I believe this serves as a perfect example of why marketers, designers, and some developers should be more considerate of the complexities within a website, and not be quick to play the blame game.
Originally it appeared in MarketingMag.com.au but has been reworked for this audience.
It begins with a phone call…warning it contained profanities
I got a phone call yesterday from an old colleague of mine who was having some major website performance issues which was impacting user experience. She is now working as a digital marketing manager at a global employment resourcing firm and to say she was frantic is an understatement.
The conversation went like this:
“Dave I need help. Our website has been hacked continuously, it’s gone down twice and both times for extended periods. It’s a major cluster [obscenity] because our contractors can’t submit time sheets, so everything is being done manually and everyone is pointing fingers at me!”
She then went on to dump the hosting provider in it…
“Our hosting provider is rubbish. Can you recommend a good one? The site is constantly down and it’s slow”
Right. Website is down and it’s slow. Must be the host. Easy to assume, but not necessarily correct.
How about we performance test the site and diagnose the issue?
My suggestion, rather than simply ship the same problems over to another provider, was to performance test the site using Dynatrace Synthetic Monitoring
I set up a few basic tests, from backbone locations in Melbourne and Sydney, using Chrome. Specifically I was looking for:
- Response time and availability
- Variance in performance (i.e is response time fluctuating or is it consistent?), and
- If there is an issue, what is causing the issue? (i.e. a third party host plugin, image sizes, failing objects).
Specifically, I looked at the following:
- Another landing page (i wanted to understand whether it was a site-wide issue or an isolated page issue),
- Competitor homepage (it’s important to benchmark your site continually, irrespective of whether you’re having problems with your website performance or not), and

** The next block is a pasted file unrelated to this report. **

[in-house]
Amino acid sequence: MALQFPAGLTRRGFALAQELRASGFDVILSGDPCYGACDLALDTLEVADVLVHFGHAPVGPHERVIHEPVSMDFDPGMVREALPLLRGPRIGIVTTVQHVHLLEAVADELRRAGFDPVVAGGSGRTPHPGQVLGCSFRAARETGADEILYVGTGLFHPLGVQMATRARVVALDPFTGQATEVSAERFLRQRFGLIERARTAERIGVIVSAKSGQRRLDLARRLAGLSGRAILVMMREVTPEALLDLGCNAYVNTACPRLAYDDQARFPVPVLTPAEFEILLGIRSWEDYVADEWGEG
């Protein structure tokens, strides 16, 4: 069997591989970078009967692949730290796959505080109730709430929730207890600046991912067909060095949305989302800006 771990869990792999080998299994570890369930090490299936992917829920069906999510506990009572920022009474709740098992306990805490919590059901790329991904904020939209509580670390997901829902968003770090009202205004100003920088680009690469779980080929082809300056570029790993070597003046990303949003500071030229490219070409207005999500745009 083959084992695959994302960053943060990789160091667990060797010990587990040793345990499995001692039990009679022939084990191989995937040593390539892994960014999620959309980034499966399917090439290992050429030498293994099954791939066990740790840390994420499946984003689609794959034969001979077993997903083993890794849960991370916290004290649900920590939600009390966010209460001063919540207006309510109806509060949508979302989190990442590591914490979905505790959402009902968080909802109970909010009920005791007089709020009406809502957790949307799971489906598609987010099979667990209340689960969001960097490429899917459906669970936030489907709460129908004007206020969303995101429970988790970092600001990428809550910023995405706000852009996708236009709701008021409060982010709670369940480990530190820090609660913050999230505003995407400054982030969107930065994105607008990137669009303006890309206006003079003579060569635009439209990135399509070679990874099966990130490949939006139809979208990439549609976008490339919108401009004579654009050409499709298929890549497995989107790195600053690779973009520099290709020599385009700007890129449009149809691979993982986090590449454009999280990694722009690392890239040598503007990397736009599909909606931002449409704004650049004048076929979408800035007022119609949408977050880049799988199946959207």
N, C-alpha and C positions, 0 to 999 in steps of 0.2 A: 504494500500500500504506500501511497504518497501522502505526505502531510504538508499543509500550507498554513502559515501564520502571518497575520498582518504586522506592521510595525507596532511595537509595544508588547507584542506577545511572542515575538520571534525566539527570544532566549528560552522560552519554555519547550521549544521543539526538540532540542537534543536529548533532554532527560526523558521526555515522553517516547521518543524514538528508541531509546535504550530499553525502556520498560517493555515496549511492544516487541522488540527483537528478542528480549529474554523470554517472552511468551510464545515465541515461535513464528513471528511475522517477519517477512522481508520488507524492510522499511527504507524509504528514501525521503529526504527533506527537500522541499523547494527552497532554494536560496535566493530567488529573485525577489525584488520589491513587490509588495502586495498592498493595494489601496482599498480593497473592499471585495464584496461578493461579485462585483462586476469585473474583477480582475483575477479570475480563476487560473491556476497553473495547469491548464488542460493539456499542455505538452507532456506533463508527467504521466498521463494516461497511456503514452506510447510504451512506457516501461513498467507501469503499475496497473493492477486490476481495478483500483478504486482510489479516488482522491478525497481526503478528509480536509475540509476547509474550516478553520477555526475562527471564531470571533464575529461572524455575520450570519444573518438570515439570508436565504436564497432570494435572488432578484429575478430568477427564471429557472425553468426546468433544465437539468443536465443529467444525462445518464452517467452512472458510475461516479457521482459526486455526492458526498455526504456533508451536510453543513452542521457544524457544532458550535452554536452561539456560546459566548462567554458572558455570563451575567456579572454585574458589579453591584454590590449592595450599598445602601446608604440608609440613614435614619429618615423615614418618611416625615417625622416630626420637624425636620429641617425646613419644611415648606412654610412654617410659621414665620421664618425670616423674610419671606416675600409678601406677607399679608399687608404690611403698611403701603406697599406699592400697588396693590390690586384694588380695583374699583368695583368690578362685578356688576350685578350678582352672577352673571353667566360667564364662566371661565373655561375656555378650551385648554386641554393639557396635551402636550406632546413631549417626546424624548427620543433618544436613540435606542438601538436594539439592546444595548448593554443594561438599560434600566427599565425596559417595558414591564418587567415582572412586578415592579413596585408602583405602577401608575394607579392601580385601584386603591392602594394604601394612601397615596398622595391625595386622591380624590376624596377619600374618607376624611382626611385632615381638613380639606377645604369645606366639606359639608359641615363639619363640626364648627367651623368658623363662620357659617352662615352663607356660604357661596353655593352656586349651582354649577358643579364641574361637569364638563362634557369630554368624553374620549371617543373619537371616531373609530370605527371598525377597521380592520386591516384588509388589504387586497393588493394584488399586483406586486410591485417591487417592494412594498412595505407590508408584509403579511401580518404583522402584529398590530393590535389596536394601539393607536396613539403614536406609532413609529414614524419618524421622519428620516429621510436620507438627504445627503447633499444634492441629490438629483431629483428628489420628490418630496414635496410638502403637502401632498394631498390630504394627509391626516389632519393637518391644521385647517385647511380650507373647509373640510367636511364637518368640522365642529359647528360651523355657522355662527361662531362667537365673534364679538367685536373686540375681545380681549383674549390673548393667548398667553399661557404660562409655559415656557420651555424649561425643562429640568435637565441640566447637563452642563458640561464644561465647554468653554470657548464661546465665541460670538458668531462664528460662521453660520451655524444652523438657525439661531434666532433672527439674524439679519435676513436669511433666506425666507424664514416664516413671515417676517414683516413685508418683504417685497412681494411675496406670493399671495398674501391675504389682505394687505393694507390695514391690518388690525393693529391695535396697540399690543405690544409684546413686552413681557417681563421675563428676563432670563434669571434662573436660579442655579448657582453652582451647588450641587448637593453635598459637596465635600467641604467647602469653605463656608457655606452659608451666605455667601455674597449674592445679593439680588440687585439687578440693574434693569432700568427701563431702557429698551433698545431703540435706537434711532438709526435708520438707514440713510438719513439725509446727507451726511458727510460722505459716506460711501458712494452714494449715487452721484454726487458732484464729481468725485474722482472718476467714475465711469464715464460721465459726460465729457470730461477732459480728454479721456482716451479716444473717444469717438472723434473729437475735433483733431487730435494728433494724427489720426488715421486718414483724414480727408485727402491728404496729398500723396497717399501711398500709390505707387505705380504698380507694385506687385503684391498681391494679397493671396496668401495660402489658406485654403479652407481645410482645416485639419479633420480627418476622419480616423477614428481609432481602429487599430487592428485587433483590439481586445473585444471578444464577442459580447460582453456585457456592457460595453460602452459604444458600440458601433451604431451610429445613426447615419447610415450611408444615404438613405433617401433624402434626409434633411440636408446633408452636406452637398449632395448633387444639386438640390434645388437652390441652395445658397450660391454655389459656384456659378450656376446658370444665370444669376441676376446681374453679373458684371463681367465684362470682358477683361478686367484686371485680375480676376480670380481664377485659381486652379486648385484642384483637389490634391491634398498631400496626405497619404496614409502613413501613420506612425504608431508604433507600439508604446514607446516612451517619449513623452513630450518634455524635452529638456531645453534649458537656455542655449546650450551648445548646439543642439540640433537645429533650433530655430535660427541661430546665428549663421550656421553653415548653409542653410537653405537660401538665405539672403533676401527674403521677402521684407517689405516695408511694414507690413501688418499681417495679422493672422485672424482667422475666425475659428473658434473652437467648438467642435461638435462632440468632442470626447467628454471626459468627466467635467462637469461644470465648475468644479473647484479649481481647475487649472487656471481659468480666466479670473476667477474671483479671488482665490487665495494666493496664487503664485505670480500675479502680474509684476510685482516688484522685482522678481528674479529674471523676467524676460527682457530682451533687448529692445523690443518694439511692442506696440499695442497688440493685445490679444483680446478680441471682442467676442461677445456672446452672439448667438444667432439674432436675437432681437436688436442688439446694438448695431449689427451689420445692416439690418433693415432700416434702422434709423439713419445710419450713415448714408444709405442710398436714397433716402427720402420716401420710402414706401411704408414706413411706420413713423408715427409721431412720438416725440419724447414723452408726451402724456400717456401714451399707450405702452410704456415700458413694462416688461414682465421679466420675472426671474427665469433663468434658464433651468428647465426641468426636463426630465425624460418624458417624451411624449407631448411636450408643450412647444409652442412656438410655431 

- Their global site (this is another way to benchmark performance against a relevant metric).
In the space of 12 hours I was able to see the problem pretty clearly:
- Homepage response time was averaging 16 seconds. (Ouch.)
- A major outage occurred at 10pm for at least an hour.
So what’s causing the issues?
The performance issues were stemming from a 3rd party plugin(s) not the host.
I was also able to look at the object over a period of time to see just how troublesome it was being to the overall site. We can then see what the impact of the third party plugin is over time, using the object trending analysis.
But where to from here?
In a short time I was able to draw some conclusions that pinpointed the issue. I’m now helping her utilise this data to rebuild the site.
The main learnings were:
- The site is poorly constructed and has ongoing response time issues.
- Slow websites face high abandonment rates and user complaints. Our data suggests 40% will abandon after 3 seconds.
- The main problems stem from 3rd party plugins. It’s too easy in WordPress to add features to the site by adding plugins, but you should always understand the impact on performance as a result.
- Don’t make assumptions when there is data available that can pinpoint exact problems.
- Performance monitoring helps you understand what the performance issues are so you can make informed decisions that will actually solve the problem.
- Set benchmarks for how you want your website to perform day in, day out. The average Australian retail load time is 5.9 seconds so use data like this to keep your marketing team and your developers engaged and constantly monitoring performance. As soon as data starts to slip you will then know you have a problem creeping up on you.